Tuesday, September 4, 2007

Linguistic forced adoption

I wish more linguists were language teachers.

In the last couple of years I've done some tutoring in Latin. Part of the program in teaching Latin usually includes a specific focus on what English words have descended from the vocabulary taught in each lesson. I discovered a small pet peeve on my part when I noticed that the kids' teacher often gave them words that, while related to the Latin word, did not come from them. E.g.: English night from Latin nox, noctis. Yes, we have very many words that come from Latin (let's see, so far I've already used: tutoring, usually, includes, specific, focus, descended, vocabulary, discovered, part, noticed, related). But we do speak a Germanic language, after all, and lots of our words go back from modern English to Old English to Proto-Germanic to Indo-European. (I'm skipping steps here, of course, but the route is clear nonetheless, and doesn't pass through Latin.)

So if Indo-European is the parent language, then the languages that descended from her dialects into their own separate languages are the daughter languages: Sanskrit, Latin, Greek, Persian, Slavic, Germanic, etc. That makes Latin a sister of (proto-)Germanic. She may be an elder sister, but a sister nonetheless. So if an Indo-European root yields words in both Latin and Germanic, then we say they both come from IE, not that the Germanic word comes from Latin, or vice-versa. Let's trace a few random words to get this distinction down.

Night. Not from Latin. There is a direct line from Modern to Middle to Old English (niht, neaht) to proto-Germanic naht, which also yields nahts in old Gothic, Nacht in German, natt in Norwegian, etc. Parallel to the Germanic naht (sisters, again) would be Latin nox, noct- and Greek nyx, nyxt-, as both descend from the Indo-European root nekw-t-.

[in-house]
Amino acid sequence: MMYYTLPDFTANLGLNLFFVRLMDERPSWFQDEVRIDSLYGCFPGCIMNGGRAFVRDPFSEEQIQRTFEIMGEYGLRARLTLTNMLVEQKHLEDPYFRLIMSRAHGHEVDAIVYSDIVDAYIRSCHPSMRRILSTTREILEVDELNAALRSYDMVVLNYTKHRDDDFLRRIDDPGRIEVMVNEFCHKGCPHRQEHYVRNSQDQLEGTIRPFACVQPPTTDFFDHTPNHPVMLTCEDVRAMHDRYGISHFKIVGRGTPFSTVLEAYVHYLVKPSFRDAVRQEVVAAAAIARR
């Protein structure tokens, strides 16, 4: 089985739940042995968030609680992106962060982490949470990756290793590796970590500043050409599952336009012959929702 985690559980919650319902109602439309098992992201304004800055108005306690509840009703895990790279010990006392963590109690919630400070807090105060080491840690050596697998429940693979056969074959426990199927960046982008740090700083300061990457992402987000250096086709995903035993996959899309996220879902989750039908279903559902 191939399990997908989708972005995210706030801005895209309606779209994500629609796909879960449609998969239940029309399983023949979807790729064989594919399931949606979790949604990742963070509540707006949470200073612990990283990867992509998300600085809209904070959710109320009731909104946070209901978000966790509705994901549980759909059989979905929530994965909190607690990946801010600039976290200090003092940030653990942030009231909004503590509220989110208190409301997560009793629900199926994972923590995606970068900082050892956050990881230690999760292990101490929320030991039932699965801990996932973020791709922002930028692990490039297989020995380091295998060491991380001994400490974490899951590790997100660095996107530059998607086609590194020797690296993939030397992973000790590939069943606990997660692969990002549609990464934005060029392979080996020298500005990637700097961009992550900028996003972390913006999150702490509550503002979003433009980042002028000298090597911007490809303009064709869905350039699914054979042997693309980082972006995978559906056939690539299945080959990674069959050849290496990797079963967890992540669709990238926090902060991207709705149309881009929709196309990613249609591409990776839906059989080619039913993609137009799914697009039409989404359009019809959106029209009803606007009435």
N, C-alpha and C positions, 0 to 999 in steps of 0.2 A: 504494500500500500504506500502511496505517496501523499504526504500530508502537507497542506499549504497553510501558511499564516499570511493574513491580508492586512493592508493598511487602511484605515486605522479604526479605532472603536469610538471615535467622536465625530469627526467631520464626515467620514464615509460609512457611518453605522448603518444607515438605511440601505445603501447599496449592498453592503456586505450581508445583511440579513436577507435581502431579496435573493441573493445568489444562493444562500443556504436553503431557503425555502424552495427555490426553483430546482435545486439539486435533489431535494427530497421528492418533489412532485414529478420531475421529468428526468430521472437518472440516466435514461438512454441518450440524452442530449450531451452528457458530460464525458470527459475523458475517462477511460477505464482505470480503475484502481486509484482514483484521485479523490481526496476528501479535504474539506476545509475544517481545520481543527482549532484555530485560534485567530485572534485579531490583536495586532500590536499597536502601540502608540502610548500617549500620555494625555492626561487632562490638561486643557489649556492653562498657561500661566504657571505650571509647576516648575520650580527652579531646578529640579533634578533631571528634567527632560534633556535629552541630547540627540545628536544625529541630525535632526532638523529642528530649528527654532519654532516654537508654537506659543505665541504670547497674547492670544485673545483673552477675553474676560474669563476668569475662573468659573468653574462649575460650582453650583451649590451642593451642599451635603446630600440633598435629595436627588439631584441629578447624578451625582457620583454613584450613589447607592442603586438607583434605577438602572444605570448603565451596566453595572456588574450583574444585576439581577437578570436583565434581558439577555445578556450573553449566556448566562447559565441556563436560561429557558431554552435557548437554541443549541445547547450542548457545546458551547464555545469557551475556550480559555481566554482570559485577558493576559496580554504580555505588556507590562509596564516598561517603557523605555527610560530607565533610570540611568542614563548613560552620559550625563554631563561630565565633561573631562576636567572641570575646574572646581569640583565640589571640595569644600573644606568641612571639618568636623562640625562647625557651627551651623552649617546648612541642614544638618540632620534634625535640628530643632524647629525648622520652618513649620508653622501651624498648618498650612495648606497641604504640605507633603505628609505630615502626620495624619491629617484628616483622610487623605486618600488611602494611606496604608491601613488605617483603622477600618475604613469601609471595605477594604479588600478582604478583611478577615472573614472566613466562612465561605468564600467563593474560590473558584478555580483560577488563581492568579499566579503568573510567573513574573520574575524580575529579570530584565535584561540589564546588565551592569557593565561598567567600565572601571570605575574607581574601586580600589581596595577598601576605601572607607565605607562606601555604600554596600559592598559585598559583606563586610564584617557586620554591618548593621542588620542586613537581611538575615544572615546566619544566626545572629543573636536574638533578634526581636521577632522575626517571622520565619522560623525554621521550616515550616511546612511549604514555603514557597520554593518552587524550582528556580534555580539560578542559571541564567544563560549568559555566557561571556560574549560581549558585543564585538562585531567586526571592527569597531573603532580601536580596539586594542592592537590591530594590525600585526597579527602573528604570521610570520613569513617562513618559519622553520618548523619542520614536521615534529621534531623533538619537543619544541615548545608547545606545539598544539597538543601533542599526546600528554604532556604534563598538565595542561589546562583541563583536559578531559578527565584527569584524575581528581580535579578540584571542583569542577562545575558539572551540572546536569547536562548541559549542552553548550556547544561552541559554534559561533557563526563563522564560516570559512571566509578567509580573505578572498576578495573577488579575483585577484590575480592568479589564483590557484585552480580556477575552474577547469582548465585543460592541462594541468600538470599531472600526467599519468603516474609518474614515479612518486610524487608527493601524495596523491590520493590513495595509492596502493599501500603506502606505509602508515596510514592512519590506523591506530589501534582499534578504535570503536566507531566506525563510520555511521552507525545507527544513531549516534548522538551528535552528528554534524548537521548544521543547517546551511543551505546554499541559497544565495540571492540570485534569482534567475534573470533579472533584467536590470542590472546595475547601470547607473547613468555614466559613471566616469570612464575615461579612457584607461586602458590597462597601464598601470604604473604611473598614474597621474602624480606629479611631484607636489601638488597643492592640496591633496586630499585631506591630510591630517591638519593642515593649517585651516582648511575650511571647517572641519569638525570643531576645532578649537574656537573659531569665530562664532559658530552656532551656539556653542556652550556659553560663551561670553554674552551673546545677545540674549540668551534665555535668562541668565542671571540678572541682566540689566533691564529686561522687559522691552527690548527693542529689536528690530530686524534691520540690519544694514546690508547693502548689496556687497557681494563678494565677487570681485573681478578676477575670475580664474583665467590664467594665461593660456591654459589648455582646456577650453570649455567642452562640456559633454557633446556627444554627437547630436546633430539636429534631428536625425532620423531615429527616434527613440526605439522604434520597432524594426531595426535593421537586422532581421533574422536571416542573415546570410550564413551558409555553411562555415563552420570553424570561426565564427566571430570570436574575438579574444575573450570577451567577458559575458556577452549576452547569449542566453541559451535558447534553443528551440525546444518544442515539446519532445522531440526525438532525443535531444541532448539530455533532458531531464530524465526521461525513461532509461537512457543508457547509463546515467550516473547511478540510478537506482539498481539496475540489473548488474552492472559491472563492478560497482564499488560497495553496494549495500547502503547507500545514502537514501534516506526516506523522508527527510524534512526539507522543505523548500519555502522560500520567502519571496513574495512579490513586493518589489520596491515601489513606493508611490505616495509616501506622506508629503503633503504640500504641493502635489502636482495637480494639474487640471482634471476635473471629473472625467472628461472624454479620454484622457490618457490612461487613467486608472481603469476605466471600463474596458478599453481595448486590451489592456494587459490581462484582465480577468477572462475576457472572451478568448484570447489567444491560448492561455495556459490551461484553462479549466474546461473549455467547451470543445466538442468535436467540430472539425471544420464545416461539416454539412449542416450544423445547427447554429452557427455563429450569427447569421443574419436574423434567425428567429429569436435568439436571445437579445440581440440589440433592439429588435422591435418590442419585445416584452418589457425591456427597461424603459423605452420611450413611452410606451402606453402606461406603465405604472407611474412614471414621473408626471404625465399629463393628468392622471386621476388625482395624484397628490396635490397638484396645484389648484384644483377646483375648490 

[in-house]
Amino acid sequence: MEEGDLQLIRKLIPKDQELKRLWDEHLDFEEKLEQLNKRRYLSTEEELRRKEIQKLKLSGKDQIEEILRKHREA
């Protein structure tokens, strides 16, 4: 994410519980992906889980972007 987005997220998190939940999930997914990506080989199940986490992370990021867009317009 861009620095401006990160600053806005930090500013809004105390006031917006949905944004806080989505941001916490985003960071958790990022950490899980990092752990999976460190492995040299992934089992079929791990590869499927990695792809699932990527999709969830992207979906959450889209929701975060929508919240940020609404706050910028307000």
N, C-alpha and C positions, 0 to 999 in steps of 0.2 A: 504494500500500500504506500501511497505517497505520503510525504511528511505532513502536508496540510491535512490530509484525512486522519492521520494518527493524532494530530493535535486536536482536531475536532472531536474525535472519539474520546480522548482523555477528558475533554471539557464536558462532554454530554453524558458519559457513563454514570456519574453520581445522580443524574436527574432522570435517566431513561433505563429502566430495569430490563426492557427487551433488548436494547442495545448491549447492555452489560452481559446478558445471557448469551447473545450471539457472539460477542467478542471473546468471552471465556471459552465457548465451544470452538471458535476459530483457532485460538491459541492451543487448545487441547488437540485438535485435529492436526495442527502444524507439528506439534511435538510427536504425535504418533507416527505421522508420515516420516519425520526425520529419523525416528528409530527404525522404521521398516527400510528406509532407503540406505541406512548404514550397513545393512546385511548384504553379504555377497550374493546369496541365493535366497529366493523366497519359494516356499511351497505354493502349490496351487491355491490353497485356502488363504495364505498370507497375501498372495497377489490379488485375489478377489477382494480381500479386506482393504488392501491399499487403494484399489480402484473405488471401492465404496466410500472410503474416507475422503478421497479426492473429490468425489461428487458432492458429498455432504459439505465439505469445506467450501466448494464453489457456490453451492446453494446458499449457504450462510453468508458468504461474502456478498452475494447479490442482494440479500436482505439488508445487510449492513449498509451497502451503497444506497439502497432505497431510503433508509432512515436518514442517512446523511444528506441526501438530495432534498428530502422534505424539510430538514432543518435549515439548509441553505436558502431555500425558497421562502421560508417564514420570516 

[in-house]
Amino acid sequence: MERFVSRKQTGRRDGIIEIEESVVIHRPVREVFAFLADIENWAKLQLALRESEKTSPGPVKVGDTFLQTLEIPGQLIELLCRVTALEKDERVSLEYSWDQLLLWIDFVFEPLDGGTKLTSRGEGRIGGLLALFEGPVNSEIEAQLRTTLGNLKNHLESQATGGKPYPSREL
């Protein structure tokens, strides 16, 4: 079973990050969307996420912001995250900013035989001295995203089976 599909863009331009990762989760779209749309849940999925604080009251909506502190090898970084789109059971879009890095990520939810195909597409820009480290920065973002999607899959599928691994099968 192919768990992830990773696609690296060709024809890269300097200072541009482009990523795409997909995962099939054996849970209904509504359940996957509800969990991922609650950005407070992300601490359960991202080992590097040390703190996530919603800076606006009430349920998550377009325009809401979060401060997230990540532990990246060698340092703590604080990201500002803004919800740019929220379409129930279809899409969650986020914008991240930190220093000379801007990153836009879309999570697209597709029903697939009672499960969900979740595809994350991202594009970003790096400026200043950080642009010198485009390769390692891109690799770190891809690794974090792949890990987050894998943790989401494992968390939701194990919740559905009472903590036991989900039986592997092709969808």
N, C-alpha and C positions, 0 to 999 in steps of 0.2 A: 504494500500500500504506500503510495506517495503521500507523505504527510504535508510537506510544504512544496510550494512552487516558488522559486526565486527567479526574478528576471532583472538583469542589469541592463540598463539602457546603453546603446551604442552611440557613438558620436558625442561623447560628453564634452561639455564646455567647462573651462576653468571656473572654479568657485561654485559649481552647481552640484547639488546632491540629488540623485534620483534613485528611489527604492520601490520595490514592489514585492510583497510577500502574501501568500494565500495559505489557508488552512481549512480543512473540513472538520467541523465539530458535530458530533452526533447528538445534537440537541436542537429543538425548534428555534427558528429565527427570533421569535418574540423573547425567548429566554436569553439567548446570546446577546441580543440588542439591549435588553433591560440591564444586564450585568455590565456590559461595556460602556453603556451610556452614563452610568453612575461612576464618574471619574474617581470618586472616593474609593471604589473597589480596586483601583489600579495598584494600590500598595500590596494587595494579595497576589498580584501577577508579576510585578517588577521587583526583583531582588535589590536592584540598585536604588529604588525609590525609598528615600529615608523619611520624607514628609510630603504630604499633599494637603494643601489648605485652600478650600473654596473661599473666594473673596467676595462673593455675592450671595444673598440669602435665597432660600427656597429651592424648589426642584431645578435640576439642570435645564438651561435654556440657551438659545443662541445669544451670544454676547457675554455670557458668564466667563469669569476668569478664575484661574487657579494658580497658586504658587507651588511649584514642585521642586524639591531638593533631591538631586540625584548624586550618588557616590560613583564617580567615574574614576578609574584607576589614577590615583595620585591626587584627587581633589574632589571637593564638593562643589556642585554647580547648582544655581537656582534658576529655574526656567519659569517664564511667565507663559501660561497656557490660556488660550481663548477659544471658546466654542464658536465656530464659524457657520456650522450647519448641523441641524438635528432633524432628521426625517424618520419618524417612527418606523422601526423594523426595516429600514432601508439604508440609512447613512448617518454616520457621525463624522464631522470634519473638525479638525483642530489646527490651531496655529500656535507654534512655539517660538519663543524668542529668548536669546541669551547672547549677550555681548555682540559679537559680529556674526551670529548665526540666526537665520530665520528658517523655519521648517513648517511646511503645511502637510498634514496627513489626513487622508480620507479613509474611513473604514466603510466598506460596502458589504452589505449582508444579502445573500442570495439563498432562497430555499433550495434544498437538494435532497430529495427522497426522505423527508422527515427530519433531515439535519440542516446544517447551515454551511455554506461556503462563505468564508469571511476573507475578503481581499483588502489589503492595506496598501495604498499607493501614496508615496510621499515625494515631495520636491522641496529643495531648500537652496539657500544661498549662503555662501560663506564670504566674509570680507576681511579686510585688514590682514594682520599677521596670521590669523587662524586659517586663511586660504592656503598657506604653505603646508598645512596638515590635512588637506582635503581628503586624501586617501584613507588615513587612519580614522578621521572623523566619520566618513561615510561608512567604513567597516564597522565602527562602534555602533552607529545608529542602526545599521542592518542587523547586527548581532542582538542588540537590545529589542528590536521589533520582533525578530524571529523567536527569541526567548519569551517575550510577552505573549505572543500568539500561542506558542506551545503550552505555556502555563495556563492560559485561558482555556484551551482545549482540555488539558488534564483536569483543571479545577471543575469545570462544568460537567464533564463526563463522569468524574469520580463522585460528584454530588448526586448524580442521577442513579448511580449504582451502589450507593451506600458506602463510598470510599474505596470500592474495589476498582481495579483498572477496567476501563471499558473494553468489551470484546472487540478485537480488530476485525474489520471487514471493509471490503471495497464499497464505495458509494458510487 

Cry. From Latin. This word has an interesting etymology, recently posted at Language Hat. It is one of many words that came into Middle English through Old French and Latin. It doesn't appear in any form in Old English, and therefore doesn't come from Proto-Germanic.

Picture. From Latin. Pictus, past participle of pingere, plus the -ura suffix, came directly into Middle English. (The pingere form, having morphed to peindre in old French, finds itself with a new past participle form--peint--that also comes into English as paint.)

At. Not from Latin. The Latin preposition ad is related, but as a sister (not a mother) to the Germanic at. (Ado also comes from Germanic at, but through Norse.)

I'm not sure why it bothers me that people attribute to Latin words that came from Germanic; it's not like the English language has its feelings hurt, and either way kids are learning that languages are connected. And yet, Latin is so obviously important, it doesn't need help from false attribution; whereas I always enjoy pointing out the Germanic character still strong in our language (since it is the most Romancified of the Germanic family). Mostly I guess I just like it when people are precise, and while I know too much about how languages change to expect precision from the average speaker, I would like teachers to be able to make the distinction, or know enough to look it up.

1 comment:

highlyeccentric said...

no, you're perfectly right, that is a most upsetting situation. people should be precise and Latin gets too much credit.

You might enjoy Carl Pyrdum's rant about Latin and Harry Potter, if you haven't found it already.